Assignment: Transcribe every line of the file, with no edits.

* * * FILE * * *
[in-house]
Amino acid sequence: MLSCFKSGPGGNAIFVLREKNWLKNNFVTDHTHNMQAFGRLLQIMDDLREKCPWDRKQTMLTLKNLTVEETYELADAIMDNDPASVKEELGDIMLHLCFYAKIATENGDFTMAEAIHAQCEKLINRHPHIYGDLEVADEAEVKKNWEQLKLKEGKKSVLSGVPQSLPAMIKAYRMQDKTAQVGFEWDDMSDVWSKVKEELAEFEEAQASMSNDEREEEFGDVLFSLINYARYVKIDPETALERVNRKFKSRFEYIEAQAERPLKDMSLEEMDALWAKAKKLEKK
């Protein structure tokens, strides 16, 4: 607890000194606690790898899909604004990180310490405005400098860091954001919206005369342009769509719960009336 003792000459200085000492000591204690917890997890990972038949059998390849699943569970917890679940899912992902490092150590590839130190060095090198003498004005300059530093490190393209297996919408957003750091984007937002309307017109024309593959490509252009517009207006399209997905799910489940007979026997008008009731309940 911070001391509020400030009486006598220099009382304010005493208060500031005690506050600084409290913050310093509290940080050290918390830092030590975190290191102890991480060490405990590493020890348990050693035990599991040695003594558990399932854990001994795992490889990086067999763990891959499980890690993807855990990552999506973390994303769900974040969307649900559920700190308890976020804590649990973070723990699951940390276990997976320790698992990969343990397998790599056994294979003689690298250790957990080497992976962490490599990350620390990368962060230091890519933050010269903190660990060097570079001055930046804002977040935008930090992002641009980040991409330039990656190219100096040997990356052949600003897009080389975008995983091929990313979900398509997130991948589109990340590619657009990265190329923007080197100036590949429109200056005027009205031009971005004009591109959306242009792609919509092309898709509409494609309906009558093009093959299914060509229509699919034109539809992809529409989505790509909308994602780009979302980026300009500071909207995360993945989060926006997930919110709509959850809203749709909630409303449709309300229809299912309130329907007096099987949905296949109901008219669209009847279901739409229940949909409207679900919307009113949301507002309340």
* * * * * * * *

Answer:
[in-house]
Amino acid sequence: MLSCFKSGPGGNAIFVLREKNWLKNNFVTDHTHNMQAFGRLLQIMDDLREKCPWDRKQTMLTLKNLTVEETYELADAIMDNDPASVKEELGDIMLHLCFYAKIATENGDFTMAEAIHAQCEKLINRHPHIYGDLEVADEAEVKKNWEQLKLKEGKKSVLSGVPQSLPAMIKAYRMQDKTAQVGFEWDDMSDVWSKVKEELAEFEEAQASMSNDEREEEFGDVLFSLINYARYVKIDPETALERVNRKFKSRFEYIEAQAERPLKDMSLEEMDALWAKAKKLEKK
């Protein structure tokens, strides 16, 4: 607890000194606690790898899909604004990180310490405005400098860091954001919206005369342009769509719960009336 003792000459200085000492000591204690917890997890990972038949059998390849699943569970917890679940899912992902490092150590590839130190060095090198003498004005300059530093490190393209297996919408957003750091984007937002309307017109024309593959490509252009517009207006399209997905799910489940007979026997008008009731309940 911070001391509020400030009486006598220099009382304010005493208060500031005690506050600084409290913050310093509290940080050290918390830092030590975190290191102890991480060490405990590493020890348990050693035990599991040695003594558990399932854990001994795992490889990086067999763990891959499980890690993807855990990552999506973390994303769900974040969307649900559920700190308890976020804590649990973070723990699951940390276990997976320790698992990969343990397998790599056994294979003689690298250790957990080497992976962490490599990350620390990368962060230091890519933050010269903190660990060097570079001055930046804002977040935008930090992002641009980040991409330039990656190219100096040997990356052949600003897009080389975008995983091929990313979900398509997130991948589109990340590619657009990265190329923007080197100036590949429109200056005027009205031009971005004009591109959306242009792609919509092309898709509409494609309906009558093009093959299914060509229509699919034109539809992809529409989505790509909308994602780009979302980026300009500071909207995360993945989060926006997930919110709509959850809203749709909630409303449709309300229809299912309130329907007096099987949905296949109901008219669209009847279901739409229940949909409207679900919307009113949301507002309340």